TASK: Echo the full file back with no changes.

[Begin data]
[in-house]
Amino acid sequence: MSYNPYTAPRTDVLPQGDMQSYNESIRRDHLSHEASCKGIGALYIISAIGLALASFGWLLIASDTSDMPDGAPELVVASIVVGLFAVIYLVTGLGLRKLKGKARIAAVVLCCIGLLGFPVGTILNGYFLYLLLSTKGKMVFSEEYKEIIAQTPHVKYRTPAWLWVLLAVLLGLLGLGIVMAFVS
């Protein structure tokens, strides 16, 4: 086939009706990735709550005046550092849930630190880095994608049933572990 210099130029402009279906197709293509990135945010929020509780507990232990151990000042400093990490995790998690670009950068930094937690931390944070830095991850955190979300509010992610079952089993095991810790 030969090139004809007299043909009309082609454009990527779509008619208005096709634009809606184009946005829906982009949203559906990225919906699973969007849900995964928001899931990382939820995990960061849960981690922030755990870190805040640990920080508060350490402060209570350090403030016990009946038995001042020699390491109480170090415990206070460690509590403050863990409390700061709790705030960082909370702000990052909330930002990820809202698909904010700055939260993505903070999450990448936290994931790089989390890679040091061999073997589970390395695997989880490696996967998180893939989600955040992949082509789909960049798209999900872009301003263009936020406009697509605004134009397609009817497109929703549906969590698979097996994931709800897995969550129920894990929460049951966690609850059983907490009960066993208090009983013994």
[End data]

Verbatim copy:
[in-house]
Amino acid sequence: MSYNPYTAPRTDVLPQGDMQSYNESIRRDHLSHEASCKGIGALYIISAIGLALASFGWLLIASDTSDMPDGAPELVVASIVVGLFAVIYLVTGLGLRKLKGKARIAAVVLCCIGLLGFPVGTILNGYFLYLLLSTKGKMVFSEEYKEIIAQTPHVKYRTPAWLWVLLAVLLGLLGLGIVMAFVS
């Protein structure tokens, strides 16, 4: 086939009706990735709550005046550092849930630190880095994608049933572990 210099130029402009279906197709293509990135945010929020509780507990232990151990000042400093990490995790998690670009950068930094937690931390944070830095991850955190979300509010992610079952089993095991810790 030969090139004809007299043909009309082609454009990527779509008619208005096709634009809606184009946005829906982009949203559906990225919906699973969007849900995964928001899931990382939820995990960061849960981690922030755990870190805040640990920080508060350490402060209570350090403030016990009946038995001042020699390491109480170090415990206070460690509590403050863990409390700061709790705030960082909370702000990052909330930002990820809202698909904010700055939260993505903070999450990448936290994931790089989390890679040091061999073997589970390395695997989880490696996967998180893939989600955040992949082509789909960049798209999900872009301003263009936020406009697509605004134009397609009817497109929703549906969590698979097996994931709800897995969550129920894990929460049951966690609850059983907490009960066993208090009983013994």